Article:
Most processes "die" in the sense that they terminate the execution of the code they were supposed to run. When this occurs, the kernel must be notified so that it can release the resources owned by the process; this includes memory, open files, and any other odds and ends that we will encounter in this book, such as semaphores.
The usual way for a process to terminate is to invoke the
exit( ) library function, which releases the
resources allocated by the C library, executes each function registered
by the programmer, and ends up invoking a system call that evicts the
process from the system. The
library function may be inserted by the programmer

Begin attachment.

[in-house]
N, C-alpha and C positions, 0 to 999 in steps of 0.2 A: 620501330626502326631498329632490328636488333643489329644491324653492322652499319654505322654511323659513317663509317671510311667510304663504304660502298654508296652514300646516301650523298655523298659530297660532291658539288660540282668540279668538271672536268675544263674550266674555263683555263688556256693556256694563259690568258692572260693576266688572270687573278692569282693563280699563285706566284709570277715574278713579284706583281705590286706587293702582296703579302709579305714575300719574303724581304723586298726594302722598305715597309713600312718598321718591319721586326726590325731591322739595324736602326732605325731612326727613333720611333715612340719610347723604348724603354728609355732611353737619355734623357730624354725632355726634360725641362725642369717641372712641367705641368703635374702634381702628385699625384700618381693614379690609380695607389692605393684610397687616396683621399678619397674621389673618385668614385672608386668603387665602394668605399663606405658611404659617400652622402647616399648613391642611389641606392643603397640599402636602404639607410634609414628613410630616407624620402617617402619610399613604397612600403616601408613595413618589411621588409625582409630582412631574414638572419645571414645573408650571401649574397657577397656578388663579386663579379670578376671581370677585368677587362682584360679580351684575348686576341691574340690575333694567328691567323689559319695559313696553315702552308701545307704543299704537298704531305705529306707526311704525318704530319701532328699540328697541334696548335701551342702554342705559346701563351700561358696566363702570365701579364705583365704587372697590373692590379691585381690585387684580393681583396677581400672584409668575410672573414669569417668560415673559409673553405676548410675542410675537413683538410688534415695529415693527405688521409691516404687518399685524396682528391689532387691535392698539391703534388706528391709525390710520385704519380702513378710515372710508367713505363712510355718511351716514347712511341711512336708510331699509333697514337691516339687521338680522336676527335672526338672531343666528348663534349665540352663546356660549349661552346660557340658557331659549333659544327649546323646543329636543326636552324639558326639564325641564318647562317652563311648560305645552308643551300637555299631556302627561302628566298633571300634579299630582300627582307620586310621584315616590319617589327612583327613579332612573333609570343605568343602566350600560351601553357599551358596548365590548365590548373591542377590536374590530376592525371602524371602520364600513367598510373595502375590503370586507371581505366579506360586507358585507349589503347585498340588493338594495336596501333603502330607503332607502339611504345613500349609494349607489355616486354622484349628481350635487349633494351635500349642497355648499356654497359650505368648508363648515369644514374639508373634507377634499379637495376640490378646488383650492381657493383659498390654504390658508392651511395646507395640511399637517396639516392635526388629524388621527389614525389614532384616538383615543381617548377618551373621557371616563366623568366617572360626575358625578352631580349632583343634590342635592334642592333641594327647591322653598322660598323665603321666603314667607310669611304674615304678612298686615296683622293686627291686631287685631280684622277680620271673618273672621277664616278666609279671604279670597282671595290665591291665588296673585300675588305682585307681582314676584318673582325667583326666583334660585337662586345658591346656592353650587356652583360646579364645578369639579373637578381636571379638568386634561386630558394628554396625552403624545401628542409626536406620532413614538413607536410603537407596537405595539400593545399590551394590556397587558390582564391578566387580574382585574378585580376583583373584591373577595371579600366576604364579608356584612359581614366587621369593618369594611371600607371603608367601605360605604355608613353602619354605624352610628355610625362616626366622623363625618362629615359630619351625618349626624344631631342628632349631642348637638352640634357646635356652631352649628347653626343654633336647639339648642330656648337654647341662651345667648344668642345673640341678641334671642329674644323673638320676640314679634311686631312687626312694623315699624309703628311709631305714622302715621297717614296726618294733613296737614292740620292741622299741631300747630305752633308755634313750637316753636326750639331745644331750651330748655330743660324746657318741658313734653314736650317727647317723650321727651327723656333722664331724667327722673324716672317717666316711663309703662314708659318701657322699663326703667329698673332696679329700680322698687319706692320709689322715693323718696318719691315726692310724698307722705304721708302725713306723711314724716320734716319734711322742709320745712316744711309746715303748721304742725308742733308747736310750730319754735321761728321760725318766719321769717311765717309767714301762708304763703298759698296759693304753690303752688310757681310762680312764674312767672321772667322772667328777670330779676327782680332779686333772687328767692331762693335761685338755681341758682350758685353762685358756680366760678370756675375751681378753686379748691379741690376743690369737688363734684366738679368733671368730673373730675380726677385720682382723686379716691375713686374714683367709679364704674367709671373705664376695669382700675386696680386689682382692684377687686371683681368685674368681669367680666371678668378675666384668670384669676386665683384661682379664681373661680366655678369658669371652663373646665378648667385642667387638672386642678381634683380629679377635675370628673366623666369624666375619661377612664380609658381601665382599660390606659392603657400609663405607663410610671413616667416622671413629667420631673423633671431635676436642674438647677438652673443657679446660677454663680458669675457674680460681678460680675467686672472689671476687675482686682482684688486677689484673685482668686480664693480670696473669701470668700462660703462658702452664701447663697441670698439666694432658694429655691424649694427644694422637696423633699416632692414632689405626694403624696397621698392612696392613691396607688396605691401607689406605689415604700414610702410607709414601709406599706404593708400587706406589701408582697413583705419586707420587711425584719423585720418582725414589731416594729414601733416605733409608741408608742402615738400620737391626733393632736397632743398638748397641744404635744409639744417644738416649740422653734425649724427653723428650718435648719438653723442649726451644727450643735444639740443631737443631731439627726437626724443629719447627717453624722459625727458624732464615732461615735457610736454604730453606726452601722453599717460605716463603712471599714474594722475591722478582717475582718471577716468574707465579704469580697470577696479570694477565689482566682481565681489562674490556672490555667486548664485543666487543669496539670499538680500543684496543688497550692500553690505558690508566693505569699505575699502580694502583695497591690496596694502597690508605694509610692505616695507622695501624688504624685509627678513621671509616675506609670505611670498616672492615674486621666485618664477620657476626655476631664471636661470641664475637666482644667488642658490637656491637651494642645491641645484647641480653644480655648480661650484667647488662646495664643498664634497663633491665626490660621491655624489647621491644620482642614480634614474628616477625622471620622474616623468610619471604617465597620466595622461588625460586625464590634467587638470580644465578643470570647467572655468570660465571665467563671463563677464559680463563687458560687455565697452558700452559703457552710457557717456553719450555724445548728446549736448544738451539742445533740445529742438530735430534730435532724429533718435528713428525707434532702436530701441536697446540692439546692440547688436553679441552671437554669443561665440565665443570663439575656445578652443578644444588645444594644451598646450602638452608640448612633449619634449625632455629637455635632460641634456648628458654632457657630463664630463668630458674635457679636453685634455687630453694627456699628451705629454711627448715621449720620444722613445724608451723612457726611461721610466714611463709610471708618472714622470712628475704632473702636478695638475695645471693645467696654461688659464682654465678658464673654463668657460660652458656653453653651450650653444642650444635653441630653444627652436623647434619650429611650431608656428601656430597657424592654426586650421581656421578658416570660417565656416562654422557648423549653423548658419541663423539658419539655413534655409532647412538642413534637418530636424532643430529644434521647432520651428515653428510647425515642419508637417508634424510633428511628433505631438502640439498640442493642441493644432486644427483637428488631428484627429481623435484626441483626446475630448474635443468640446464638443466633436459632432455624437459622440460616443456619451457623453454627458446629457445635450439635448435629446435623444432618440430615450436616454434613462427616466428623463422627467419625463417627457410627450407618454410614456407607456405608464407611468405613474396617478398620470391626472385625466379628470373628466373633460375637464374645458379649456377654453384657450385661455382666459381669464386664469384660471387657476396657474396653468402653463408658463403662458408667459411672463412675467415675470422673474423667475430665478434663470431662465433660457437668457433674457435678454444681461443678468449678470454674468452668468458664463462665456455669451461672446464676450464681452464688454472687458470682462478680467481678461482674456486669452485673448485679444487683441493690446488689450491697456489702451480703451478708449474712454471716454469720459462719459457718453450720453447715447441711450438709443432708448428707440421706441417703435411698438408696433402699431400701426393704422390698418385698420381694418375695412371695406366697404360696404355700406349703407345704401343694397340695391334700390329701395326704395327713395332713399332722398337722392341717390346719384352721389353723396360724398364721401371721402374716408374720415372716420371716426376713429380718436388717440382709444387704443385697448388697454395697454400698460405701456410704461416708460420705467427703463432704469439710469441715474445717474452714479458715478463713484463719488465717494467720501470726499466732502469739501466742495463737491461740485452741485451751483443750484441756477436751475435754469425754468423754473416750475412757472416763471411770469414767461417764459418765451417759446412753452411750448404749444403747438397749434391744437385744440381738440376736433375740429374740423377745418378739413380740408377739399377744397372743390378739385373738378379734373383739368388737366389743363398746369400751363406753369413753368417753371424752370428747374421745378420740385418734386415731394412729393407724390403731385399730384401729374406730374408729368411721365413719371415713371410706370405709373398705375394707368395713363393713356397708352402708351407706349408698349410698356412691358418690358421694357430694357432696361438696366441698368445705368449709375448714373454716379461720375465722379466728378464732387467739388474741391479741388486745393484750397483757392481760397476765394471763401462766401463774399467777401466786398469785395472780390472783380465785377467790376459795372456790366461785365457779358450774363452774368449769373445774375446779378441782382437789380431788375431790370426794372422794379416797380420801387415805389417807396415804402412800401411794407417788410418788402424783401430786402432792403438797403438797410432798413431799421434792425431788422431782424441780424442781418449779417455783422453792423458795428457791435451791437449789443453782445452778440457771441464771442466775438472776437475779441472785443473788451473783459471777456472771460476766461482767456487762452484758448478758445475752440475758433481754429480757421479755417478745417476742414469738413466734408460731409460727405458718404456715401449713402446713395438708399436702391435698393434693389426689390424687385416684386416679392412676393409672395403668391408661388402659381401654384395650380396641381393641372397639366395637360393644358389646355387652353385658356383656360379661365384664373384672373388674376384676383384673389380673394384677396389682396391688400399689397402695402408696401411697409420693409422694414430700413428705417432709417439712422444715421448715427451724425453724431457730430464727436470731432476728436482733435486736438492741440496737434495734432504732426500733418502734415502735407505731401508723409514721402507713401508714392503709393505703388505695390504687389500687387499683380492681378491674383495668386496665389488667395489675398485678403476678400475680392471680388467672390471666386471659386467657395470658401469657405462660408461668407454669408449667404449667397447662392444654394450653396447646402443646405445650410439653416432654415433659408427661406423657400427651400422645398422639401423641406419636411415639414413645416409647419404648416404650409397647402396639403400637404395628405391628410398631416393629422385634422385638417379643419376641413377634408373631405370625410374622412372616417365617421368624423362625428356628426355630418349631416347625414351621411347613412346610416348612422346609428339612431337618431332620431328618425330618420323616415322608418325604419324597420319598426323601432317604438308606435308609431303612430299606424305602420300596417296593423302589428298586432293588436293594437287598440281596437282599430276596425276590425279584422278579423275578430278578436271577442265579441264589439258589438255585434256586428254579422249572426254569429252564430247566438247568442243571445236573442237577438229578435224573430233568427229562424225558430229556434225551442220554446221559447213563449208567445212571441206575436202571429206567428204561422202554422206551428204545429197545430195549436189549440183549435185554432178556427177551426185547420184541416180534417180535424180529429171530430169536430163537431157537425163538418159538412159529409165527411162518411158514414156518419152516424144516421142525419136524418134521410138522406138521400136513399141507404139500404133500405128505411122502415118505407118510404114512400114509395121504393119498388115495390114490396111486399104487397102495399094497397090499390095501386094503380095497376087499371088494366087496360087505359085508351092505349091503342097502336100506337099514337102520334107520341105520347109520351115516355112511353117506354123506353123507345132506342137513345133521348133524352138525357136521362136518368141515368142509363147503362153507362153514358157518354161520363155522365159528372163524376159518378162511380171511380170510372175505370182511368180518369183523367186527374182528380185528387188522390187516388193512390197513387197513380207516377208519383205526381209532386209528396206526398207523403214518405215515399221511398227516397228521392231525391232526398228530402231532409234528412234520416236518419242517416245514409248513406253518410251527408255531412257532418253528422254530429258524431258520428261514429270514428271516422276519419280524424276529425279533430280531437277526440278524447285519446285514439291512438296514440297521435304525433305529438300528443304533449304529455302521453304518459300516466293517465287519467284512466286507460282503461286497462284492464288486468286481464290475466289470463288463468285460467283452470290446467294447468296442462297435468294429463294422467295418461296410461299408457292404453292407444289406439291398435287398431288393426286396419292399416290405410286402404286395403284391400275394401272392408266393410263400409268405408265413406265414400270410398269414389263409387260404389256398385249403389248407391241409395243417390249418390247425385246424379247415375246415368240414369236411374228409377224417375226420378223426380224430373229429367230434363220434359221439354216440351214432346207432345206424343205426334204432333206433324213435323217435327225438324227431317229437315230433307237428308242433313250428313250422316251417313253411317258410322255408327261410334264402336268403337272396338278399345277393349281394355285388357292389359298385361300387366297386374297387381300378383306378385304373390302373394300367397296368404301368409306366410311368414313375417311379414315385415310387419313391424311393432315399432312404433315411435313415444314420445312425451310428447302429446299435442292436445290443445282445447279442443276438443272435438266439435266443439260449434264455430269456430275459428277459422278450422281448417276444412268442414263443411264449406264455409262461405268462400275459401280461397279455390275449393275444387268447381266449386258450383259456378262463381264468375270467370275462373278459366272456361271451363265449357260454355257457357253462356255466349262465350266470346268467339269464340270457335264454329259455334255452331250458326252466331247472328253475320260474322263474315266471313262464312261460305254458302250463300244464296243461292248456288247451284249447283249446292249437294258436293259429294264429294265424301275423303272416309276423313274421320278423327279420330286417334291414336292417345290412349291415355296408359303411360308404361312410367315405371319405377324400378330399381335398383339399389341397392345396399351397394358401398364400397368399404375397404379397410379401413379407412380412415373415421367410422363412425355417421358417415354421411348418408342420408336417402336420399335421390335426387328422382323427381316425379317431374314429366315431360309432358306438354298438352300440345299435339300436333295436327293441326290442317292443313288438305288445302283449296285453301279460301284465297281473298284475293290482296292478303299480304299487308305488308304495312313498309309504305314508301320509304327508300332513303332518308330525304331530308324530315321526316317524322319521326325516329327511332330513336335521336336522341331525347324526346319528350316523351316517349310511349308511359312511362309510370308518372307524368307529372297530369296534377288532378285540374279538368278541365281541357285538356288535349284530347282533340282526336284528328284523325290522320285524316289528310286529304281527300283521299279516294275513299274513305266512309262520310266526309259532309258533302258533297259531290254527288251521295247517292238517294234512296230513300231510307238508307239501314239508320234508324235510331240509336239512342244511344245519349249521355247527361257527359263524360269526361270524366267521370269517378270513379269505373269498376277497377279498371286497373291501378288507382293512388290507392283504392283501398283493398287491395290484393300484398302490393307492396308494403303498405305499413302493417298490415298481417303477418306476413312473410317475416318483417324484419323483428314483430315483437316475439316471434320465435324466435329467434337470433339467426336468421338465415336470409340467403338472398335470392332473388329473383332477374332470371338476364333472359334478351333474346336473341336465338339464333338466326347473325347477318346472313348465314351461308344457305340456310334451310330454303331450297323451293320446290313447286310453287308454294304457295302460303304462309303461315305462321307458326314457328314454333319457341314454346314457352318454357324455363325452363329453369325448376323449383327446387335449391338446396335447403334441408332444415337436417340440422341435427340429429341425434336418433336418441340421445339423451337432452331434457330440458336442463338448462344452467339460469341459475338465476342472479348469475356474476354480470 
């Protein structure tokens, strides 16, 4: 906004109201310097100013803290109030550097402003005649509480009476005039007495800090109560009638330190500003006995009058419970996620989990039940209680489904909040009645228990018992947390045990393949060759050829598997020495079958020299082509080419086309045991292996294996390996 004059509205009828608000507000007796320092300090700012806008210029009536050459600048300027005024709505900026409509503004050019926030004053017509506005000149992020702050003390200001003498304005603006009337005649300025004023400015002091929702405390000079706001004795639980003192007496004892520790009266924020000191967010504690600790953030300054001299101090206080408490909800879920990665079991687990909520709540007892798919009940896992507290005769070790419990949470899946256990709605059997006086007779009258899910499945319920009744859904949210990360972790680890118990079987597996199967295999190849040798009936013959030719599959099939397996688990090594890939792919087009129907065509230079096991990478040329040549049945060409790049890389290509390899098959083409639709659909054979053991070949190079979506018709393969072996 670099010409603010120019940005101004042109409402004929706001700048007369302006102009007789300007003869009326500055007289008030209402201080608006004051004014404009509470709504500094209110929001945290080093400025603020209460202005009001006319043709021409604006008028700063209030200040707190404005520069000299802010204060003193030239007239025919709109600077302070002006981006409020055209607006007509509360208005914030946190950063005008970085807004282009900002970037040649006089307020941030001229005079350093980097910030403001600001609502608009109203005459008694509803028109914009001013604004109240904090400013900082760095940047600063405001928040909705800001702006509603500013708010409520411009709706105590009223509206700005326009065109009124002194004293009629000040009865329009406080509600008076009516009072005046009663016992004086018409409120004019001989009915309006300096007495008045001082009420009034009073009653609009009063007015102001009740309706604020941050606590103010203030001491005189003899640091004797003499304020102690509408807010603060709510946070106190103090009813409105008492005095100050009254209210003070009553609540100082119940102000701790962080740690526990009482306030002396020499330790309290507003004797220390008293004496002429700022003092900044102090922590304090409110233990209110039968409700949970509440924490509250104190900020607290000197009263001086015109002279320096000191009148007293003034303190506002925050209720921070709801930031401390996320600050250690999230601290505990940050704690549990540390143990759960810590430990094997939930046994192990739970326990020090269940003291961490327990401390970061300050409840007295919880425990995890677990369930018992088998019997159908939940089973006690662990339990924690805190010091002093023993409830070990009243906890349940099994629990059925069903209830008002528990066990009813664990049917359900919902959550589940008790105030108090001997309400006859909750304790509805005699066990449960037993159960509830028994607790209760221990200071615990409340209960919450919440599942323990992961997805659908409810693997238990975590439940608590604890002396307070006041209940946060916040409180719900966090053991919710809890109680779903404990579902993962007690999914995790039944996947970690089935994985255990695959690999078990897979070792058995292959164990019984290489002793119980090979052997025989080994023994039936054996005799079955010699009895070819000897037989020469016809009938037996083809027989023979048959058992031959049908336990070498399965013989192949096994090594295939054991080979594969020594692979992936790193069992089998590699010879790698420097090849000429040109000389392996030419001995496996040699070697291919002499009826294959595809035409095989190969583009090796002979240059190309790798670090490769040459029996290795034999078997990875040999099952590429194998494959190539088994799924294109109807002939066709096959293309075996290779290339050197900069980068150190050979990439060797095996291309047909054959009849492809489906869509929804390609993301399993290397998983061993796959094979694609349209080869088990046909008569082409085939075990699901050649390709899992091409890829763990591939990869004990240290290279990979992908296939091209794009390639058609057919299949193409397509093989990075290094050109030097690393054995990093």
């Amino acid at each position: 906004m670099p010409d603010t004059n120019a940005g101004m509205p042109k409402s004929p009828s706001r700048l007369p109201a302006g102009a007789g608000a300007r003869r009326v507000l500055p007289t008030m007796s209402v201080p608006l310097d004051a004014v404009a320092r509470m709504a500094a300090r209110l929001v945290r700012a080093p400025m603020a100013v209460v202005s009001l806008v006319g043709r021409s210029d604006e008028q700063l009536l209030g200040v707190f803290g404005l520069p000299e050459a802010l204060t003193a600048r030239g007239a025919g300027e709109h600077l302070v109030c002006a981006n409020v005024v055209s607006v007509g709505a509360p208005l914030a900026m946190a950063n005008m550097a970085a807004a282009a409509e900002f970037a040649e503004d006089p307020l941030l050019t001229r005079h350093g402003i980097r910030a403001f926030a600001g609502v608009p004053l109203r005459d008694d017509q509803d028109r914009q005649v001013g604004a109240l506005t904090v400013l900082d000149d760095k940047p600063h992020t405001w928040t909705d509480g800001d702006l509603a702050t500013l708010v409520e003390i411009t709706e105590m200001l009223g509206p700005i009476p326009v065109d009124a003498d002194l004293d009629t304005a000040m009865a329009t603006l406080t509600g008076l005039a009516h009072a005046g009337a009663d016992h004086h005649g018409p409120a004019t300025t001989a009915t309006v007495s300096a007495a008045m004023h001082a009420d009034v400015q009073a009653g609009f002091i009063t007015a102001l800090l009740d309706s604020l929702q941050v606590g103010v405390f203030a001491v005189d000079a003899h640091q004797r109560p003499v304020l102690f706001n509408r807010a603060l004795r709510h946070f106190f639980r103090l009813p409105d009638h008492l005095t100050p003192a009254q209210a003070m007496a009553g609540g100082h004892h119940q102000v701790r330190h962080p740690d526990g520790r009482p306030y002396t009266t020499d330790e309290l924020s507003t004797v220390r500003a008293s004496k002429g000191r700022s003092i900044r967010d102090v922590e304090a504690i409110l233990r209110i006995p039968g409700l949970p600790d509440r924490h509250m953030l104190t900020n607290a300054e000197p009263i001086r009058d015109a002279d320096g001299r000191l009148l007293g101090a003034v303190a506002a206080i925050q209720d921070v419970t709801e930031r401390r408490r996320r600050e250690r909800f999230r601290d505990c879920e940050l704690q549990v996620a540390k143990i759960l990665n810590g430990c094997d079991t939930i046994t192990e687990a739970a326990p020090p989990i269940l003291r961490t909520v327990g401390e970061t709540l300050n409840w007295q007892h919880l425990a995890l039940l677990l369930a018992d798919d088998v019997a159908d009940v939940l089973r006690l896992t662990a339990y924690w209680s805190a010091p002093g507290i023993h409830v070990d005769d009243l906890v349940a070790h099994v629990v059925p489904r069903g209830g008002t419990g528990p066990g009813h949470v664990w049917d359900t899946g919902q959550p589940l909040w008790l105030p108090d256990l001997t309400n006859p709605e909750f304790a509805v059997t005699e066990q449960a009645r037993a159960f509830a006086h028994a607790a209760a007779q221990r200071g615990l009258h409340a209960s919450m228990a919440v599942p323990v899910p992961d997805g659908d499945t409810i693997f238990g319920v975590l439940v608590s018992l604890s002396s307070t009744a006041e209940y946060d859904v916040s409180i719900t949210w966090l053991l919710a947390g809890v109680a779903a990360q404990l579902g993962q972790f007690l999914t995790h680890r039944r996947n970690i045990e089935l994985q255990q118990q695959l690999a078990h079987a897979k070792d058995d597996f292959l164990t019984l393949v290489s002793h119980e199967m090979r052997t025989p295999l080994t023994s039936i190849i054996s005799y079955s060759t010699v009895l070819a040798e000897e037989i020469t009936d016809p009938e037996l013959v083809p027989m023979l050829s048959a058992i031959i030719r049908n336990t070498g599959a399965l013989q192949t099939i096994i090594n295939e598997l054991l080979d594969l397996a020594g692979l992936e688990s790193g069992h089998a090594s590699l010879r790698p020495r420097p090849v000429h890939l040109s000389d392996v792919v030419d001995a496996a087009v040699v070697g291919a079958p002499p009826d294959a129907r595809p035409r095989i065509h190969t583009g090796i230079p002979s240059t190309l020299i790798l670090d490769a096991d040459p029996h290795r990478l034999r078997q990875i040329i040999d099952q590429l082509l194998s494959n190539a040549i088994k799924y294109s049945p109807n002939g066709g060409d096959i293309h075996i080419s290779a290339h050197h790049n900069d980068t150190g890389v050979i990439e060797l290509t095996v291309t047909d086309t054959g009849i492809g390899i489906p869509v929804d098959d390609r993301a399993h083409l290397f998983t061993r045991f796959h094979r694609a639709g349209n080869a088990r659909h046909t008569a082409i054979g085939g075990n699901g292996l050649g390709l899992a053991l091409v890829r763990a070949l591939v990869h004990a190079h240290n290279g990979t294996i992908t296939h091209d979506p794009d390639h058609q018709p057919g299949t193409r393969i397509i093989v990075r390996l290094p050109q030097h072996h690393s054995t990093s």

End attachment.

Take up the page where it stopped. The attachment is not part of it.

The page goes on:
explicitly. Additionally, the C compiler always inserts an
exit( ) function call right after the last
statement of the
Alternatively, the kernel may force a whole thread group to die. This typically occurs when a process in the group has received a signal that it cannot handle or ignore (see Chapter 11) or when an unrecoverable CPU exception has been raised in Kernel Mode while the kernel was running on behalf of the process (see Chapter 4).
In Linux 2.6 there are two system calls that terminate a User Mode application:
system call, which terminates a full thread group,
that is, a whole multithreaded application. The main kernel
function that implements this system call is called
do_group_exit( ). This is the system call that should be invoked by the ...